My thanks to Erin Nevius and Sandra Johnson at ABA Publishing; Whitney Thompson, Annie Beck, Eric Zeiter, and Aaron Kantor at Lachina Publishing Services; and Katie Wilson at CheckPROZ, LLC.

CHAPTER 1

CORPORATE FINANCE


Capital flows into and out of every corporation. Customers buy products and services, banks loan money, and investors purchase stocks and bonds. All that occurs while the corporation keeps its daily operations going and invests in future growth. Making decisions about how to raise that capital and then spend, record, and report all resulting financial transactions requires experts: financial managers and accountants.

At the same time, it is difficult to imagine any significant interaction between corporate executives and legal counsel that does not touch upon some equally significant financial transaction. In these transactions, it is vital that all sides have a clear understanding of one another. Just as attorneys have a specialized vocabulary, financial managers and accountants often seem to be speaking their own language. Weighted average cost of capital, net present value, retained earnings, and generally accepted accounting practices are just some of the many terms you are likely to run across in your day-to-day dealings. This chapter provides an overview of the topic of corporate finance designed to ease transactions between financial experts and counsel.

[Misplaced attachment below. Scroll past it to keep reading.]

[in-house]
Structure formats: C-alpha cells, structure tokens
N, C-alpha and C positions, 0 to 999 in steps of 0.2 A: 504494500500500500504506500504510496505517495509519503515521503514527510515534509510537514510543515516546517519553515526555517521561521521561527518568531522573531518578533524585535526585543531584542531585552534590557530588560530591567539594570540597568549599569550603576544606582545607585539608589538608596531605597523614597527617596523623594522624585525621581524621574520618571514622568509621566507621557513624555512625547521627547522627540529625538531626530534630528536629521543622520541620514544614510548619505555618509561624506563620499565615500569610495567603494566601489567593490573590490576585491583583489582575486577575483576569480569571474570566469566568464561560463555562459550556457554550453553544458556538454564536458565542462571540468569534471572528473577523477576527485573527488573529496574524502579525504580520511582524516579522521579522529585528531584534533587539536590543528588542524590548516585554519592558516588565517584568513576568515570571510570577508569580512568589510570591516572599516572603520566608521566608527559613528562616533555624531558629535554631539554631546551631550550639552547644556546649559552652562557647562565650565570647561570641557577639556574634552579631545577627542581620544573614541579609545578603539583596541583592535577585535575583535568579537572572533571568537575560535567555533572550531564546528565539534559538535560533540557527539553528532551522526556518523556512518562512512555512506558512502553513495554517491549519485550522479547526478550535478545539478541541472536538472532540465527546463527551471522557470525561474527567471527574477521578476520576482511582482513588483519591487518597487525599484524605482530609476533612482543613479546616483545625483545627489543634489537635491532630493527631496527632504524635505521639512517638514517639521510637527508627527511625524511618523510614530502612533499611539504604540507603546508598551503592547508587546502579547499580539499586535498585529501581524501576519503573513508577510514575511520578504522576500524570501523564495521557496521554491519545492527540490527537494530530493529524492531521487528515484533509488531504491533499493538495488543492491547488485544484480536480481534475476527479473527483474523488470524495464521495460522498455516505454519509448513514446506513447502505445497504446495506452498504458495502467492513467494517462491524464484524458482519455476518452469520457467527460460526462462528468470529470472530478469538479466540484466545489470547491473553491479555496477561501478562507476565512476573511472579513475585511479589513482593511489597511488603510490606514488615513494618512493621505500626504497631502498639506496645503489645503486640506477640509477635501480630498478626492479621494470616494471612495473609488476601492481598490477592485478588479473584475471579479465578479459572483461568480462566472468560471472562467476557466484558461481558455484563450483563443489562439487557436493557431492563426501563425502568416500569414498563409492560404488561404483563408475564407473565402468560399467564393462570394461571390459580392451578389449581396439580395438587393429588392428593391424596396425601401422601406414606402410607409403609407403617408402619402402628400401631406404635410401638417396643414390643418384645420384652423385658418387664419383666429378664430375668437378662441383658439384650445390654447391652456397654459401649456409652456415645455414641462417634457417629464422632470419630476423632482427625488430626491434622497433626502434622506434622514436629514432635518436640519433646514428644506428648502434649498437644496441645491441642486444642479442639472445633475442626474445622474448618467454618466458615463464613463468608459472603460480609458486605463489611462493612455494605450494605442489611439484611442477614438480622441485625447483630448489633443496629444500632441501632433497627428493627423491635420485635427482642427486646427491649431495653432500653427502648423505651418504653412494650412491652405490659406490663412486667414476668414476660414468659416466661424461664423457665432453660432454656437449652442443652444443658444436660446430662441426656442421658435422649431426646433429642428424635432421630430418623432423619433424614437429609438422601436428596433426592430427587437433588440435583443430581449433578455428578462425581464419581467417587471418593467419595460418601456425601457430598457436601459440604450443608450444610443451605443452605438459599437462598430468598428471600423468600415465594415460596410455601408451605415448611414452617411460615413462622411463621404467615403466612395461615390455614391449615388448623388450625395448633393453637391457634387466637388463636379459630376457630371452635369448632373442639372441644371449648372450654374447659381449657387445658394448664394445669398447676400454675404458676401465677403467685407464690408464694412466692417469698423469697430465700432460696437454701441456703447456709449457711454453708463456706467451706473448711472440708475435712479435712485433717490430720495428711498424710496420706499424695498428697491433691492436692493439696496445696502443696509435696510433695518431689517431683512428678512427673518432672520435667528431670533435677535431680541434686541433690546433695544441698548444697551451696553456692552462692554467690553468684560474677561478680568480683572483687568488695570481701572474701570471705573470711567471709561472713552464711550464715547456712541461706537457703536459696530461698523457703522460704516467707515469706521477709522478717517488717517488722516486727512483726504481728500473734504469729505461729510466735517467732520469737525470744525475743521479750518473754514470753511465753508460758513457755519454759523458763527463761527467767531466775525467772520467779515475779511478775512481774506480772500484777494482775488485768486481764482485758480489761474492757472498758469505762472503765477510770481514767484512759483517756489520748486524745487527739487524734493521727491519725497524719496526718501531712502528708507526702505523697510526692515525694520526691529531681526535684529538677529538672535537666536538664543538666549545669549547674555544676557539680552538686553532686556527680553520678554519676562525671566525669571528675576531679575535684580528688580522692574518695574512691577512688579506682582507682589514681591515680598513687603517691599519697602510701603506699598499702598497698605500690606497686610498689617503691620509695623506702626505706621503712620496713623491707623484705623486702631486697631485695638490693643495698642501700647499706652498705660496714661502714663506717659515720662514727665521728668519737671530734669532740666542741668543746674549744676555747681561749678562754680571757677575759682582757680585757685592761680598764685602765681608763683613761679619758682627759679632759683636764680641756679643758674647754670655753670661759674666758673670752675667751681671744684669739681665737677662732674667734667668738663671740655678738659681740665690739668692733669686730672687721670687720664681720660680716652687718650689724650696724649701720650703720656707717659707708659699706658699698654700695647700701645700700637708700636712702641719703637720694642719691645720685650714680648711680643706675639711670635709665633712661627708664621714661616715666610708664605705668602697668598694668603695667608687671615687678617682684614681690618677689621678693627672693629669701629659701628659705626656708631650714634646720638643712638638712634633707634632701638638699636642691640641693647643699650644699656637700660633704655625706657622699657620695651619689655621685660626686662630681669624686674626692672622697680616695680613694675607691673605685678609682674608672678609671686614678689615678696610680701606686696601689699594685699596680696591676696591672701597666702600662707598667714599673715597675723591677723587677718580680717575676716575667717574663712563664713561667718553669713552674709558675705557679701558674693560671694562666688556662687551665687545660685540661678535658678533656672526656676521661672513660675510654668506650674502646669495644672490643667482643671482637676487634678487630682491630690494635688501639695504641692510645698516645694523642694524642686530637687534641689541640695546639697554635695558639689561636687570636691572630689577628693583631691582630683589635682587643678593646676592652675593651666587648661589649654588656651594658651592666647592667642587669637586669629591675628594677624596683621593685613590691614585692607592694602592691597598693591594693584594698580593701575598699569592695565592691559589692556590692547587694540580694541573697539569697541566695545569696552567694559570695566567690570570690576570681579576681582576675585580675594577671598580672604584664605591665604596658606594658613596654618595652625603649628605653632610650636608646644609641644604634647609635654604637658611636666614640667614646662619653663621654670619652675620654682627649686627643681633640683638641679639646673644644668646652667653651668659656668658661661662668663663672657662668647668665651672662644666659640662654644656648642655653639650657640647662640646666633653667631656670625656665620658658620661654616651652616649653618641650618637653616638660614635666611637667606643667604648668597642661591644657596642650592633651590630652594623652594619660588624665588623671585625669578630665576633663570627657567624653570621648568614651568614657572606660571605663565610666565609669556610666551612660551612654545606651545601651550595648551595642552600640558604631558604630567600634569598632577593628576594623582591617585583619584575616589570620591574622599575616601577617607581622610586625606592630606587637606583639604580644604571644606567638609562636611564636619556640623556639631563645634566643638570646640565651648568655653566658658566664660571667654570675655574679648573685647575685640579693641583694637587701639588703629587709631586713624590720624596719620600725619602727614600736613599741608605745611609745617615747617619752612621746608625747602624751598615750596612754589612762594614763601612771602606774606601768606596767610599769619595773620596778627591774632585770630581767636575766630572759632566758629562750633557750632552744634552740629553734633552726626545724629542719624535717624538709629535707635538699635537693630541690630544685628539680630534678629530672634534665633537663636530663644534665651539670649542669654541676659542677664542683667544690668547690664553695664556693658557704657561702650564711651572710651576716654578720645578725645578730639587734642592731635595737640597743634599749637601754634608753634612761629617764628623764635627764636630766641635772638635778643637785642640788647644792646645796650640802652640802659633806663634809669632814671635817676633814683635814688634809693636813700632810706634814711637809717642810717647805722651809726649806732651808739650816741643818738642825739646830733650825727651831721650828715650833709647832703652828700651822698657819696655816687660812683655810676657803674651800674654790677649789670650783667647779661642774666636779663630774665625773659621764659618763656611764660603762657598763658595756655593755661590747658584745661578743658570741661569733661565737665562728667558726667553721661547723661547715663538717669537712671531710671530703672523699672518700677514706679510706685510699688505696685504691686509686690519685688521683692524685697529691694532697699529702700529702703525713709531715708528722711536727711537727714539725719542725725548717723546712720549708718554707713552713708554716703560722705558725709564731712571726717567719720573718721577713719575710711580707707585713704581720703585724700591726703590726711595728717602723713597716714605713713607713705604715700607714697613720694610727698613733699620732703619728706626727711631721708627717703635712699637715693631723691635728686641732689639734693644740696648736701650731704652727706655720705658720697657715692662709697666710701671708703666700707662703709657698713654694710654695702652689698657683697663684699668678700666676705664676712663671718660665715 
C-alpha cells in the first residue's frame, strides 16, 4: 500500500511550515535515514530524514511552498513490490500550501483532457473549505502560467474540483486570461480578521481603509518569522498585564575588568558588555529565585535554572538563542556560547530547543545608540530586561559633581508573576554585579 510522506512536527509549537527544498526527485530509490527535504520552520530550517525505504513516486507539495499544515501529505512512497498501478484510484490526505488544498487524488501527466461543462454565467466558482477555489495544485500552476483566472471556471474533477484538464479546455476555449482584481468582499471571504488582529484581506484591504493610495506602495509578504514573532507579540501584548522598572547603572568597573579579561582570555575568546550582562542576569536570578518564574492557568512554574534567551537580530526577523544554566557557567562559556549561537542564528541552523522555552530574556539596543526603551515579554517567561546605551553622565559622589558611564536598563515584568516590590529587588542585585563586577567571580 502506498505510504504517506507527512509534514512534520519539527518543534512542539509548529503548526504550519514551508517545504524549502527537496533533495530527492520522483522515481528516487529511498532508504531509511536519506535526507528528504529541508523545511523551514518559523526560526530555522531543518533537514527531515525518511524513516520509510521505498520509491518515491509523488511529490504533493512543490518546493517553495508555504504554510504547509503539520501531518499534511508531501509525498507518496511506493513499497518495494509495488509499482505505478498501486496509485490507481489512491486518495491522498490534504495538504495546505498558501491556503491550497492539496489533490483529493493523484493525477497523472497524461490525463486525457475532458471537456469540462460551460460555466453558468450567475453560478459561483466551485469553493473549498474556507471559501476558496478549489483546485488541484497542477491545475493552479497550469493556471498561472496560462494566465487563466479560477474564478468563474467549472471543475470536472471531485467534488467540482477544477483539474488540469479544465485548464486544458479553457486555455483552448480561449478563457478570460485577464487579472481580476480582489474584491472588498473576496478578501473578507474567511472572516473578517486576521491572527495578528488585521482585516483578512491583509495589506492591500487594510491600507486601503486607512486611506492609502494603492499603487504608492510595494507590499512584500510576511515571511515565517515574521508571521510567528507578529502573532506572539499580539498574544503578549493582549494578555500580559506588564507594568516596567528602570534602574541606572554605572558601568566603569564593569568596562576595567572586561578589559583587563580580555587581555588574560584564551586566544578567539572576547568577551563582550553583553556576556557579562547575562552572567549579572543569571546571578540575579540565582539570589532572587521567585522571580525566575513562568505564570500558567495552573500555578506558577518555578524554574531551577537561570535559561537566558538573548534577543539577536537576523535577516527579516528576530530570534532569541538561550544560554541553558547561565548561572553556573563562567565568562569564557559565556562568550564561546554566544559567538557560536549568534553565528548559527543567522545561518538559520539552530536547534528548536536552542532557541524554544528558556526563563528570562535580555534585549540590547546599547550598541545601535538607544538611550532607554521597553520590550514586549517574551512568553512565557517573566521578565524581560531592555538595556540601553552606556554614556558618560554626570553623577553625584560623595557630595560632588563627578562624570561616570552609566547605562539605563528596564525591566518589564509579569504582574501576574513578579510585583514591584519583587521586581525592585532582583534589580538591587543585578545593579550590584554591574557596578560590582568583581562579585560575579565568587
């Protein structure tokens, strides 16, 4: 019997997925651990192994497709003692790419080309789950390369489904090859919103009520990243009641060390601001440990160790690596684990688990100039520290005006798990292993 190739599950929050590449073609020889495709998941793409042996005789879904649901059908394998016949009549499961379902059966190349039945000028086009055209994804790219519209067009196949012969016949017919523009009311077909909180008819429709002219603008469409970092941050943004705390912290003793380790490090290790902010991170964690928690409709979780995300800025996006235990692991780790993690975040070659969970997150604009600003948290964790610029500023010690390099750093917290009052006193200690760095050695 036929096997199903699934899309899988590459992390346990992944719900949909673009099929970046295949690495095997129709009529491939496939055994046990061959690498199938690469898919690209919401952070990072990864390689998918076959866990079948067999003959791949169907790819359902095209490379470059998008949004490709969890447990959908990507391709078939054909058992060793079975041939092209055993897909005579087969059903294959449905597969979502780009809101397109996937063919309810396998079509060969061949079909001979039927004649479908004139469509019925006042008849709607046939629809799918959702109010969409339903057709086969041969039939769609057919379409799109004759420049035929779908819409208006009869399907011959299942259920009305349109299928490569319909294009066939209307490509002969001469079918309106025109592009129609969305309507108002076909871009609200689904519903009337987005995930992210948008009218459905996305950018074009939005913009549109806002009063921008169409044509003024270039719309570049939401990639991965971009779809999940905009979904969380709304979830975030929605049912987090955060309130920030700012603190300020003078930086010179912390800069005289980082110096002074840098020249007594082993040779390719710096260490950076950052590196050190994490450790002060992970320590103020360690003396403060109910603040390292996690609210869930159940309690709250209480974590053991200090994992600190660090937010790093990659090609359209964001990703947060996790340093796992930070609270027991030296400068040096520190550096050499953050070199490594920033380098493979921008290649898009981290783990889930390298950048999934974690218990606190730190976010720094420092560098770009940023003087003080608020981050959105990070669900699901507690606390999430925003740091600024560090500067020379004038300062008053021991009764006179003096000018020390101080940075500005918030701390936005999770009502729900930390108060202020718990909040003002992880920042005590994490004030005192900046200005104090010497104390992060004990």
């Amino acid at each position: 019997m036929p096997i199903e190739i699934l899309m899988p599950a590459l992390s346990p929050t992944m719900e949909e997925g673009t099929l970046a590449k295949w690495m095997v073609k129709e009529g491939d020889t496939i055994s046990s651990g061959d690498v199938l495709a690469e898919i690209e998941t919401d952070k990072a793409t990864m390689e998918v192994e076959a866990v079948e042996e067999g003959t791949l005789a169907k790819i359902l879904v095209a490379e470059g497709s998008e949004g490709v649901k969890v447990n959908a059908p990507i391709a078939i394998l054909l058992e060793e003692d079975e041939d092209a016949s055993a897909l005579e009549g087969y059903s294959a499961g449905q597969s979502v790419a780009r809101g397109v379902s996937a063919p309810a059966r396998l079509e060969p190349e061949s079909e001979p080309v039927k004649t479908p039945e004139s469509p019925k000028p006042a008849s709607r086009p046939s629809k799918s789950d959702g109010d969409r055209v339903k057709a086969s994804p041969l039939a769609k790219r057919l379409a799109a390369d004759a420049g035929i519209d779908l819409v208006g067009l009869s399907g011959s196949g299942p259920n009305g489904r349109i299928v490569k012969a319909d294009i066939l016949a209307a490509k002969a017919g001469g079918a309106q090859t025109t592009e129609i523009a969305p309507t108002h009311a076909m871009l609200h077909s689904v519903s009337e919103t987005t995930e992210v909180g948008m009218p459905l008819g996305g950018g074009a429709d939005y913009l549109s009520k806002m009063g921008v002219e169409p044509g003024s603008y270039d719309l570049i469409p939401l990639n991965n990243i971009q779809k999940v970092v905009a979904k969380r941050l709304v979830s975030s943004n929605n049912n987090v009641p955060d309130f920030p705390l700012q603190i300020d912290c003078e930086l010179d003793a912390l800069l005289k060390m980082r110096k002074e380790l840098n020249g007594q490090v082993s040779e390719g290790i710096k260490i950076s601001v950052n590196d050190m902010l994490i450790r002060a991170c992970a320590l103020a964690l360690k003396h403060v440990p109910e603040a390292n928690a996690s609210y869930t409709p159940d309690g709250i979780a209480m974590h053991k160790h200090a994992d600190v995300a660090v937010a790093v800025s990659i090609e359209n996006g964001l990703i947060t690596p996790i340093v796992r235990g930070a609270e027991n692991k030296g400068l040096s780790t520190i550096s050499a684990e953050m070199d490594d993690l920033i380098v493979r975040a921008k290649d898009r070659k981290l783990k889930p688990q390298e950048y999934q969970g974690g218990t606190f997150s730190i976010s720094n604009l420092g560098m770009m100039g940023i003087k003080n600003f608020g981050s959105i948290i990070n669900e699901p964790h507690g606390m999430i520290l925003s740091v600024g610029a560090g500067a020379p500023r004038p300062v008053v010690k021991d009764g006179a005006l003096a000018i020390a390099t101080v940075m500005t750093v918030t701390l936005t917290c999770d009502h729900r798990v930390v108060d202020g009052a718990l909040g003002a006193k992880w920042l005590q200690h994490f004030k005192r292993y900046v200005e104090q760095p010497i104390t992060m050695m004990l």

Managing Finances

How to raise capital and then spend it: these are the two matters that most concern financial managers. Let’s look at each one in turn.

Sources of Capital

When we think of where a corporation gets its money, we tend to focus first on sales revenues: the money the firm generates by selling the goods and services it produces. Indeed, most organizations look to sales as their primary source of day-to-day operating capital. But the money required to grow and expand, to acquire and globalize, often comes from other sources. In addition to sales revenues, corporations raise capital by investing, selling ownership shares (equity), and borrowing (bank loans and bonds).


Good to Know